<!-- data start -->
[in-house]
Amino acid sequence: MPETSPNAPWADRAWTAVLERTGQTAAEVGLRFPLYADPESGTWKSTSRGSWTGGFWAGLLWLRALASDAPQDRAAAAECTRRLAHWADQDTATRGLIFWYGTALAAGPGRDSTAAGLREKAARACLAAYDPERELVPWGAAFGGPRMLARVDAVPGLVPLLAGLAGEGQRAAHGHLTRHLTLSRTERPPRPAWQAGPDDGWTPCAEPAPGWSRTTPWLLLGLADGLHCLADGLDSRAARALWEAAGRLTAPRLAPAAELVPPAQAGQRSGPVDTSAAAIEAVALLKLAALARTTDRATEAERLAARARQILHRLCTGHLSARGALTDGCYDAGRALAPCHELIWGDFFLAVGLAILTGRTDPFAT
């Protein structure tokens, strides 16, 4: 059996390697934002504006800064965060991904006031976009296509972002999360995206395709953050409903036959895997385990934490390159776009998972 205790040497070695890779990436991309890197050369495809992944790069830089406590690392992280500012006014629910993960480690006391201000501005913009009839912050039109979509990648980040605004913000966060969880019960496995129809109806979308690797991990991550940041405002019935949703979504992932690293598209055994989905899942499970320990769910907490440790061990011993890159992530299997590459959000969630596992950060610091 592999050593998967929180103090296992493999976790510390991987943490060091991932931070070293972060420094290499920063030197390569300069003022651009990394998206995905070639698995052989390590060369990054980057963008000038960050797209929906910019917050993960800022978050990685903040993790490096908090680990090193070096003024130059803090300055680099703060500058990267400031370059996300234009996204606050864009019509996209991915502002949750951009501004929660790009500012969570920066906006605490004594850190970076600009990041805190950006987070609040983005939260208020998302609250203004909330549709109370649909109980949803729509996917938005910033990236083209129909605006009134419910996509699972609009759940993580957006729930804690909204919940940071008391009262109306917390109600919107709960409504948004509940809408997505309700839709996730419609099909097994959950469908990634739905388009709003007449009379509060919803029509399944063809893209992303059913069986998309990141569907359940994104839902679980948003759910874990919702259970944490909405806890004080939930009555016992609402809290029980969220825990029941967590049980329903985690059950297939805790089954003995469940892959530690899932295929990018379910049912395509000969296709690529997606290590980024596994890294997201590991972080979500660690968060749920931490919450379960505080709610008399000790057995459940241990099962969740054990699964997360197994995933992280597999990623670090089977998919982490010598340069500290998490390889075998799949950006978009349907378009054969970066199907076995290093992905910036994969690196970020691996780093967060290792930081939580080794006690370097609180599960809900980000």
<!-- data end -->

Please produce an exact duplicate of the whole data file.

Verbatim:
[in-house]
Amino acid sequence: MPETSPNAPWADRAWTAVLERTGQTAAEVGLRFPLYADPESGTWKSTSRGSWTGGFWAGLLWLRALASDAPQDRAAAAECTRRLAHWADQDTATRGLIFWYGTALAAGPGRDSTAAGLREKAARACLAAYDPERELVPWGAAFGGPRMLARVDAVPGLVPLLAGLAGEGQRAAHGHLTRHLTLSRTERPPRPAWQAGPDDGWTPCAEPAPGWSRTTPWLLLGLADGLHCLADGLDSRAARALWEAAGRLTAPRLAPAAELVPPAQAGQRSGPVDTSAAAIEAVALLKLAALARTTDRATEAERLAARARQILHRLCTGHLSARGALTDGCYDAGRALAPCHELIWGDFFLAVGLAILTGRTDPFAT
């Protein structure tokens, strides 16, 4: 059996390697934002504006800064965060991904006031976009296509972002999360995206395709953050409903036959895997385990934490390159776009998972 205790040497070695890779990436991309890197050369495809992944790069830089406590690392992280500012006014629910993960480690006391201000501005913009009839912050039109979509990648980040605004913000966060969880019960496995129809109806979308690797991990991550940041405002019935949703979504992932690293598209055994989905899942499970320990769910907490440790061990011993890159992530299997590459959000969630596992950060610091 592999050593998967929180103090296992493999976790510390991987943490060091991932931070070293972060420094290499920063030197390569300069003022651009990394998206995905070639698995052989390590060369990054980057963008000038960050797209929906910019917050993960800022978050990685903040993790490096908090680990090193070096003024130059803090300055680099703060500058990267400031370059996300234009996204606050864009019509996209991915502002949750951009501004929660790009500012969570920066906006605490004594850190970076600009990041805190950006987070609040983005939260208020998302609250203004909330549709109370649909109980949803729509996917938005910033990236083209129909605006009134419910996509699972609009759940993580957006729930804690909204919940940071008391009262109306917390109600919107709960409504948004509940809408997505309700839709996730419609099909097994959950469908990634739905388009709003007449009379509060919803029509399944063809893209992303059913069986998309990141569907359940994104839902679980948003759910874990919702259970944490909405806890004080939930009555016992609402809290029980969220825990029941967590049980329903985690059950297939805790089954003995469940892959530690899932295929990018379910049912395509000969296709690529997606290590980024596994890294997201590991972080979500660690968060749920931490919450379960505080709610008399000790057995459940241990099962969740054990699964997360197994995933992280597999990623670090089977998919982490010598340069500290998490390889075998799949950006978009349907378009054969970066199907076995290093992905910036994969690196970020691996780093967060290792930081939580080794006690370097609180599960809900980000």